Ribbons Of Light
When architect Luke Middleton transformed a grand 1920s Arts-and- Crafts-era property designed by Harold Desbrowe-Annear into a six-star entertainers’ home for his client, he tied old and new together using a sculptural ribbon fascia. It’s a striking but practical device inspired by the deep, exaggerated eaves of a designer Middleton describes as ahead of his time.
When clients Hilary Cook and Peter Geraerts approached EME Design’s Middleton in early 2007 to renovate their freshly acquired dream home he found plenty to work with in a gloriously curvaceous exemplar of the Arts-and-Crafts architectural style designed in the 1920s by Harold Desbrowe-Annear. It came with an individual listing in the City of Stonnington’s heritage overlay, exceptional with its strong forms, lovely craftsmanship, established gardens and forward-thinking relationship to site.
“He’d thought about how the spaces will open and close to the landscape,” Middleton says. “He was way ahead of his time. He must have planned this garden to be there, and he must have planned that set back. He obviously put the building to the side and allowed enough room to have a beautiful north-facing garden that provides some shade, and luckily that … hasn’t been obliterated by any renovations.
“The eaves is another thing that was distinctive, and a beautiful expressive stucco (façade) which we took our cues from when we went to a natural render. We suspect his original work expressed timber beams. But rather than stripping back all those beams, because they’ve probably had 15 layers of paint and might not turn out all that well, we introduced our own natural timber, which is part of the EME palette and has been for many years because … you can never get bored looking at something that’s going to express more and more beauty as it gets older.”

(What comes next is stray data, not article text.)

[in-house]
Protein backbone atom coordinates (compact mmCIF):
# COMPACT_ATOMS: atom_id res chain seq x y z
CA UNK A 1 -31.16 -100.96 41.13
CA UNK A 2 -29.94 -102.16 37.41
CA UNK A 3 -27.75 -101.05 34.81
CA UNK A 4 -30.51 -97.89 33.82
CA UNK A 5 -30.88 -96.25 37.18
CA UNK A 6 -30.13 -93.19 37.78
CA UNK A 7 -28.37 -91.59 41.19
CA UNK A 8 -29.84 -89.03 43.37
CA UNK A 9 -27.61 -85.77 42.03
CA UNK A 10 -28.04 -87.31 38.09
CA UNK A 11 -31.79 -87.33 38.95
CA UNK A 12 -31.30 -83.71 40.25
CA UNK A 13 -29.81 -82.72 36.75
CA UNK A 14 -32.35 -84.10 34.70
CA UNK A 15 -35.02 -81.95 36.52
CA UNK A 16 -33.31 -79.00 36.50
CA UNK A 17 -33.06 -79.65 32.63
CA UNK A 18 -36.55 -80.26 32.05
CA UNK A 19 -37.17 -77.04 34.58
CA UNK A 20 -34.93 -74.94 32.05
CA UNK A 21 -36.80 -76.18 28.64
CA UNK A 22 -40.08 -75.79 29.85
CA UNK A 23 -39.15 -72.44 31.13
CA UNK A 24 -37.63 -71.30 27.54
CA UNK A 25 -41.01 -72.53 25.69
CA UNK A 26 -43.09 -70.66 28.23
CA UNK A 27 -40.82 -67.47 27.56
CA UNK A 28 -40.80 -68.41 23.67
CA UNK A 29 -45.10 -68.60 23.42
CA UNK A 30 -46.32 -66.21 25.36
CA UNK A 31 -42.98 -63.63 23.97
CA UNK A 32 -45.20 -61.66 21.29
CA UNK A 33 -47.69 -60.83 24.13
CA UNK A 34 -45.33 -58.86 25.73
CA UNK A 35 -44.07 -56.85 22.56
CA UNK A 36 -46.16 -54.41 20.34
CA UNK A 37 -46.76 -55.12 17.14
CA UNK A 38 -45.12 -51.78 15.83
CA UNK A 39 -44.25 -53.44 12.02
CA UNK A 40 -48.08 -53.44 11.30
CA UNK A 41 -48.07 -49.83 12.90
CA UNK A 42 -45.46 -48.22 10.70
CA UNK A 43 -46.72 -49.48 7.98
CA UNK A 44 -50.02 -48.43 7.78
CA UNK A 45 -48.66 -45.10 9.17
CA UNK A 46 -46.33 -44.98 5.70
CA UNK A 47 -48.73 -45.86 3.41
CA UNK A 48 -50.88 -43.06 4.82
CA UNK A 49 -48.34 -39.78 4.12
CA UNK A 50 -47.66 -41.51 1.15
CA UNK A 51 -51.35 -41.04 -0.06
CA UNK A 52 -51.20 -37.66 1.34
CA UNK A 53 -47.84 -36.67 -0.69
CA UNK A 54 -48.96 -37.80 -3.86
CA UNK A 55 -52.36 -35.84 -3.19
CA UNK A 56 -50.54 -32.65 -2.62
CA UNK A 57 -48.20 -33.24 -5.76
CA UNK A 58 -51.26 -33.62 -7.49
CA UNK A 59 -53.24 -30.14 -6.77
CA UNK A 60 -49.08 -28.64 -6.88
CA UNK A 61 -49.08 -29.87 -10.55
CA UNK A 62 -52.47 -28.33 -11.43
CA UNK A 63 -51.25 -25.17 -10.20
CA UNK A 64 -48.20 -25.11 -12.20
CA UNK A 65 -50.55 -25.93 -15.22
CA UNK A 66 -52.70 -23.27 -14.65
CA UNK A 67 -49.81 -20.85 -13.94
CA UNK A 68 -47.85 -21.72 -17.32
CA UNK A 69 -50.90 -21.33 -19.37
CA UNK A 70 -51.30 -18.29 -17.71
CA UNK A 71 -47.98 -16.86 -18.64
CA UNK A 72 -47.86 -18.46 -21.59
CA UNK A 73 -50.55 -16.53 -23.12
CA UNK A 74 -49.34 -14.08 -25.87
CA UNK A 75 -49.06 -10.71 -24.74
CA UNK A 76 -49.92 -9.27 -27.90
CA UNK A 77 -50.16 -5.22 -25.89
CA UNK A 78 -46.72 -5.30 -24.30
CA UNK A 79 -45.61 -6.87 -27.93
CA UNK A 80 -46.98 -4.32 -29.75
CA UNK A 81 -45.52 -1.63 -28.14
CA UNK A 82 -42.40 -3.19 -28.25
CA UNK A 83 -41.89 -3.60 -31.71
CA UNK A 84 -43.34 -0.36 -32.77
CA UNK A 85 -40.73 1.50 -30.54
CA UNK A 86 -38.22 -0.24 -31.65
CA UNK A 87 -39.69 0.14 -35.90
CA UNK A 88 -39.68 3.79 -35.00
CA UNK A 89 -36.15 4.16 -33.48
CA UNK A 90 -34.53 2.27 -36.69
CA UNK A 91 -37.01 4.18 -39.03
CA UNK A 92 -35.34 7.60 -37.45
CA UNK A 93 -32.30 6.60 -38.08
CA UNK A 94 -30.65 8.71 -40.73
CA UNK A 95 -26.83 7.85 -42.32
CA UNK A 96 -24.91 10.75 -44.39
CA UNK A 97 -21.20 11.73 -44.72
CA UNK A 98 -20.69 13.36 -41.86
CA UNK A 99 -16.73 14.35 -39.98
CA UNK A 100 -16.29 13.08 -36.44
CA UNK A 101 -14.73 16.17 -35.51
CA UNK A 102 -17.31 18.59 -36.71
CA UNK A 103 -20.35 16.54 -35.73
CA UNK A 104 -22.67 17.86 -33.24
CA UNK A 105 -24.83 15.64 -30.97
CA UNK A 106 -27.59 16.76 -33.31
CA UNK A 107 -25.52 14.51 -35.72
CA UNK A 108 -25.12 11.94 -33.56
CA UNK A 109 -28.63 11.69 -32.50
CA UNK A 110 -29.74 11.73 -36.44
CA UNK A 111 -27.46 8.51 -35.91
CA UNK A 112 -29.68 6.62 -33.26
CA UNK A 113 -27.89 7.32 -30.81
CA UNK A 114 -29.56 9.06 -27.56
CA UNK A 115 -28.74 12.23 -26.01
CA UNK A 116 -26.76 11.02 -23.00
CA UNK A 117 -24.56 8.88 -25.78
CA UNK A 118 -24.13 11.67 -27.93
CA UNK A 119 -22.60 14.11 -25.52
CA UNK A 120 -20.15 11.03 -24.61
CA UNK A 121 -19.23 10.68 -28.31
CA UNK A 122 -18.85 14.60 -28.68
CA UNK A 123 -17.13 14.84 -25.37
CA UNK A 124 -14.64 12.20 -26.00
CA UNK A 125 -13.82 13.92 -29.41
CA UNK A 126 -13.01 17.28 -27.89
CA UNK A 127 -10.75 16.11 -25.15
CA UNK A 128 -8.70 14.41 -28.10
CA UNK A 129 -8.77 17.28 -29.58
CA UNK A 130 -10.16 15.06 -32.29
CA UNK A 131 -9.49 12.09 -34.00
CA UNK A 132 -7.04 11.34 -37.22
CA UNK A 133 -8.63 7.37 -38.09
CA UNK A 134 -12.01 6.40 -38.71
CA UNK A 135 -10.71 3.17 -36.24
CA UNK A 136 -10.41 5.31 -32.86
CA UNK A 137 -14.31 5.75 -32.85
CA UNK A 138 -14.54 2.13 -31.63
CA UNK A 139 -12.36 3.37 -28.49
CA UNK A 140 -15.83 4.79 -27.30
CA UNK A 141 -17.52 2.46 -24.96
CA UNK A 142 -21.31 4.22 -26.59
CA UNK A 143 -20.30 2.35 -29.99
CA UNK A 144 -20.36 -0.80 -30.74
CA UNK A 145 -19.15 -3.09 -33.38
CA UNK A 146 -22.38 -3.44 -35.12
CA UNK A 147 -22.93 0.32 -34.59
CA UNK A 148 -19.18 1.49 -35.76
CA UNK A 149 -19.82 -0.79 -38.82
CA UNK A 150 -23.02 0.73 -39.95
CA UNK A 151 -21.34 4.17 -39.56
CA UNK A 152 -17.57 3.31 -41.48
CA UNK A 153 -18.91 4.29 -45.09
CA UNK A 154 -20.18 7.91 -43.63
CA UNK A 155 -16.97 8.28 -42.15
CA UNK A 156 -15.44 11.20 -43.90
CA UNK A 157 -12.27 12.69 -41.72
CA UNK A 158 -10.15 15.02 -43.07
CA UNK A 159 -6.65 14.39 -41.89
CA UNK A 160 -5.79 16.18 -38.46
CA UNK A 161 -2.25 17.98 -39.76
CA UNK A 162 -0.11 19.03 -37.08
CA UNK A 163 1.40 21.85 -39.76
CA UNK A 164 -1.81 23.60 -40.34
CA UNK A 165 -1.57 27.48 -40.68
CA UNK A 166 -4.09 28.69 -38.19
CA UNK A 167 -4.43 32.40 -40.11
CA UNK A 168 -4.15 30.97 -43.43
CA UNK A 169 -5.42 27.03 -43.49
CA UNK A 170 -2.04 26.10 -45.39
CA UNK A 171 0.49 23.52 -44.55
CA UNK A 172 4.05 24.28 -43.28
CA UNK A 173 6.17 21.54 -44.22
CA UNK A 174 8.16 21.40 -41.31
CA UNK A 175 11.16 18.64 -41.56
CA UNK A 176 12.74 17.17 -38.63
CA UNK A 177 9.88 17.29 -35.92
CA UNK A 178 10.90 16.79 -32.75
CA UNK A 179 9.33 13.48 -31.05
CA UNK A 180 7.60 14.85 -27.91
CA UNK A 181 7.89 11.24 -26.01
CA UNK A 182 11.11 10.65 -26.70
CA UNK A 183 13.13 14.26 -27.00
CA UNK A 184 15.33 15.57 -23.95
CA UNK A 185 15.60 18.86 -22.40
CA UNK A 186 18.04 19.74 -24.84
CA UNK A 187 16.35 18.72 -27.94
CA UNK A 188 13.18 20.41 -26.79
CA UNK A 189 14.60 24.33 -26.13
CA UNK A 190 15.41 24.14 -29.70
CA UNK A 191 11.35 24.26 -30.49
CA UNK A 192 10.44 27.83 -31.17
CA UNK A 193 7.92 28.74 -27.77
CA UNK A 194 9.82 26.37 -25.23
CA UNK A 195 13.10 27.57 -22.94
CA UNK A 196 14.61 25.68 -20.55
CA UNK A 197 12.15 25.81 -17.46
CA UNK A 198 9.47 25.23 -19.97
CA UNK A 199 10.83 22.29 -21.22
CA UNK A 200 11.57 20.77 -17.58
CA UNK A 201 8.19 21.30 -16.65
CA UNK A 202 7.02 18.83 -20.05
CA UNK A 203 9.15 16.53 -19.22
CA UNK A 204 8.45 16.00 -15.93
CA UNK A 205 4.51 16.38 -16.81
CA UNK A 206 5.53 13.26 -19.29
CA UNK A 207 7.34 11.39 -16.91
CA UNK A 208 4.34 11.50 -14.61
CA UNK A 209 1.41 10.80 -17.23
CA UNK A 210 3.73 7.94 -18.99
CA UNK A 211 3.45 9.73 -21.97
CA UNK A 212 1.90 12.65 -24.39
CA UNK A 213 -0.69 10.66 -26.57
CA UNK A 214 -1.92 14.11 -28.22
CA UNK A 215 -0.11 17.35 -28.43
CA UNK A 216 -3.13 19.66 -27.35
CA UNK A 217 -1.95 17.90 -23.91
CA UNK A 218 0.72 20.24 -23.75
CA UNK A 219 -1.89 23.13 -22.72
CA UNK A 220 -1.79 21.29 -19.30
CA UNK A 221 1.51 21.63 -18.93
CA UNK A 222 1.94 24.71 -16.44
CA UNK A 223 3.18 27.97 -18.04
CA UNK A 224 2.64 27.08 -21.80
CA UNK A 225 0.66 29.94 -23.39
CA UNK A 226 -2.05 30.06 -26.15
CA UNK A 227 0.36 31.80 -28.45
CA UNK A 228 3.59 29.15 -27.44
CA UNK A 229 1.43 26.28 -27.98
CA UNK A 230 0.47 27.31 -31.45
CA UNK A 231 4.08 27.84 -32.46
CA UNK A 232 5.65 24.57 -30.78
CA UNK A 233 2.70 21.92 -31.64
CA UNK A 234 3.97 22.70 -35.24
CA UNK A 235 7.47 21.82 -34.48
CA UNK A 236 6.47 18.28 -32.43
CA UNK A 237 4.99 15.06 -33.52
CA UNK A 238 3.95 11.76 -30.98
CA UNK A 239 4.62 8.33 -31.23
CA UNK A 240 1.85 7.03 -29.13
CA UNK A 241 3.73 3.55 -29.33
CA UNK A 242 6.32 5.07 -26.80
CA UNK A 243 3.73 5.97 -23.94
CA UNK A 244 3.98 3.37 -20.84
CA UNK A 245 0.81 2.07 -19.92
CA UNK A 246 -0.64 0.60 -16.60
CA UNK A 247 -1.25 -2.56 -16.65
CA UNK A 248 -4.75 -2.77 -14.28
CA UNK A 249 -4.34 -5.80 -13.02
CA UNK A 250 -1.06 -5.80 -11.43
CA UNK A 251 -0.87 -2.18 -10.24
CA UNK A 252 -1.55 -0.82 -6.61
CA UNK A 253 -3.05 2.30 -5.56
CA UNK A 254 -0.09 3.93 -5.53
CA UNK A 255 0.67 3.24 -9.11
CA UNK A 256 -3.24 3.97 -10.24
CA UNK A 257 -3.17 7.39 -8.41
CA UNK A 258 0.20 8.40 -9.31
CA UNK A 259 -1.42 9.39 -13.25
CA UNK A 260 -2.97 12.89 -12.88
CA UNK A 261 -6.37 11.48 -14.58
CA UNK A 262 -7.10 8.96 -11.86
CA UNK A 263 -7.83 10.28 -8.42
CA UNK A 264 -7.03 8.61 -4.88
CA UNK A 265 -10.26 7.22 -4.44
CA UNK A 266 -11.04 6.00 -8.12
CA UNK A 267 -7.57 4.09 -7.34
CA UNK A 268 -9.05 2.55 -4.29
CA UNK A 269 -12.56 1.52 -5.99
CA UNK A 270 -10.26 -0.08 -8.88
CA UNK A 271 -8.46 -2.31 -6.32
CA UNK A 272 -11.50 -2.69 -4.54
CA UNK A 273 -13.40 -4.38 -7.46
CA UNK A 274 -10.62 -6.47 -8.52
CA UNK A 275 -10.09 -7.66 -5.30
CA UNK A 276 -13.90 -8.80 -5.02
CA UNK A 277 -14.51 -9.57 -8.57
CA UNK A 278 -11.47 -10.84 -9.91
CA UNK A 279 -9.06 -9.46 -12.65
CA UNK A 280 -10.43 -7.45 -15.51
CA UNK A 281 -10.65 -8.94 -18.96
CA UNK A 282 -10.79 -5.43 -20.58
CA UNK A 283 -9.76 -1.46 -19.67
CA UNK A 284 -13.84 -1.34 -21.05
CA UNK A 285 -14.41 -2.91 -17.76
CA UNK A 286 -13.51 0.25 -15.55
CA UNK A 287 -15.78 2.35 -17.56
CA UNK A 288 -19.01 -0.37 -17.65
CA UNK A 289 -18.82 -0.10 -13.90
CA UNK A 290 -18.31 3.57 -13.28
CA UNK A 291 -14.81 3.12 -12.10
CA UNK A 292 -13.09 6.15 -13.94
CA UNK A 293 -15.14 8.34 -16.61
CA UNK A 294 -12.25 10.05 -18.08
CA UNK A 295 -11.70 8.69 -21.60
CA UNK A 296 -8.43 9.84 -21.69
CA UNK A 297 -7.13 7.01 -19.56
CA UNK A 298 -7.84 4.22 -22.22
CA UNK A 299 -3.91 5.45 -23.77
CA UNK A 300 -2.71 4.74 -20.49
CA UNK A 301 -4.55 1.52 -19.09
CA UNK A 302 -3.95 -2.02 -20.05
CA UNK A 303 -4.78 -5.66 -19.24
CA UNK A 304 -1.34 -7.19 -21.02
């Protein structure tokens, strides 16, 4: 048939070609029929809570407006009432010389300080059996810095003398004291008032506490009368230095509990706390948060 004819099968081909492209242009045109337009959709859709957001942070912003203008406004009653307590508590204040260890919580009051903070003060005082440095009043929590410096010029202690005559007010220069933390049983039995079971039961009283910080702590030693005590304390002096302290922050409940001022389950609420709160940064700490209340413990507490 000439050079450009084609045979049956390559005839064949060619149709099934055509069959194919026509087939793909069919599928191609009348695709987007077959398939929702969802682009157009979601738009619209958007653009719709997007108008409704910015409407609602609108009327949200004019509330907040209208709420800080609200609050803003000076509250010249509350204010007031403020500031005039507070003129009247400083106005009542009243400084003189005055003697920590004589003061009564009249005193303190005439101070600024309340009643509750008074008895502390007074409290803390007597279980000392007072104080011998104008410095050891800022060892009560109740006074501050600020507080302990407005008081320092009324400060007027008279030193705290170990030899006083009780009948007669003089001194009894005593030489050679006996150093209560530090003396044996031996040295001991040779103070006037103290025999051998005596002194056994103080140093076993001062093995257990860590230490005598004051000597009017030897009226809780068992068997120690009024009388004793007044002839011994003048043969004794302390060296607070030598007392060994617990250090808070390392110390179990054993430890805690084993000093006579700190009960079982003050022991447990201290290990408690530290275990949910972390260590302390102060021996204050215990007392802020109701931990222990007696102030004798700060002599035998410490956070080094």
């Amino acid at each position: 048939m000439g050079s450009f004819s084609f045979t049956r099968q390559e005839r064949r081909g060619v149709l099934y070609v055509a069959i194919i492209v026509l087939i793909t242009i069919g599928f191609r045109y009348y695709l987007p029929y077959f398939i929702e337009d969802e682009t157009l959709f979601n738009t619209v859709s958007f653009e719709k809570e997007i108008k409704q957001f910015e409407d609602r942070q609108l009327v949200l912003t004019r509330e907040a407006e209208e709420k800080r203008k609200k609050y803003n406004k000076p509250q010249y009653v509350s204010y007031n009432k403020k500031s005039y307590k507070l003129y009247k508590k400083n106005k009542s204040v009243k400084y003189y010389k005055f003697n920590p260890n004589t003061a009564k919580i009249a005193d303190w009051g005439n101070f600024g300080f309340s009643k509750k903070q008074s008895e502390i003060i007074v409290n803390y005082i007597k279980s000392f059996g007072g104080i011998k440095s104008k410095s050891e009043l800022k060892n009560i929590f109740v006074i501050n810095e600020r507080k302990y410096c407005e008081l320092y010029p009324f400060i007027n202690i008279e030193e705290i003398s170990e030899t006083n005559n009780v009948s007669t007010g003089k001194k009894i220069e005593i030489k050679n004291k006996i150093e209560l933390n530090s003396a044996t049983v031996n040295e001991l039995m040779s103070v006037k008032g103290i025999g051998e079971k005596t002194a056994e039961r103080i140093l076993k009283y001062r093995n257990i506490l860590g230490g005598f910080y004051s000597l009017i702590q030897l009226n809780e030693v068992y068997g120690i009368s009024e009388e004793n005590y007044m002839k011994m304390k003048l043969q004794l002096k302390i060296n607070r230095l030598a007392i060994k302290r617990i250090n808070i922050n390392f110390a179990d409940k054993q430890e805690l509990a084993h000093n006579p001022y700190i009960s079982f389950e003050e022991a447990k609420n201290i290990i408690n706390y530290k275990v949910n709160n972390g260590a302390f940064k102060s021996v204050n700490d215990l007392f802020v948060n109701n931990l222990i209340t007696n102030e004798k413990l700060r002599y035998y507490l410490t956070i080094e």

The clients’ brief was clear but comprehensive. Cook and Geraerts both had children from previous relationships – three teenagers living with them and three adult children who also needed to feel welcome any time. So what was needed was a large, flexible family home complete with pool and sauna, plenty of entertaining space, zone-able living and sleeping areas, and an upper level with guest accommodation that could ultimately be adapted (by turning the storeroom into a kitchenette) into a self-contained living space.
“We wanted a really relaxed kind of house where the kids felt comfortable bringing their friends, and they do that all the time,” Geraerts says. Middleton recalls his clients’ desire for “a beautiful house with ‘wow factor’”. In addition to retaining the heritage features that drew them to the house and garden in the first place they wanted four bedrooms, a gallery-like space to display their appealing collection of Australian art, a highly practical laundry, a lighter, more airy interior, a more functional layout, and a sustainable approach overall.
Delivering this meant righting the wrongs of a poorly conceived 1980s renovation that had scrambled the floor plan somewhat, contributing to what Geraerts describes as a dark, “pokey” interior despite, as Cook points out, its “beautiful bones”. Although they baulked at Middleton’s initial suggestion of a subterranean addition complete with grassed roof, all three saw sense in sinking the new, rear section of the house partway into the ground for thermal
gain, relocating bedrooms to the south and living and entertaining spaces to the north. Middleton’s design retained or re-used original materials wherever possible – insulating existing floors and ceilings and sealing doors, for example.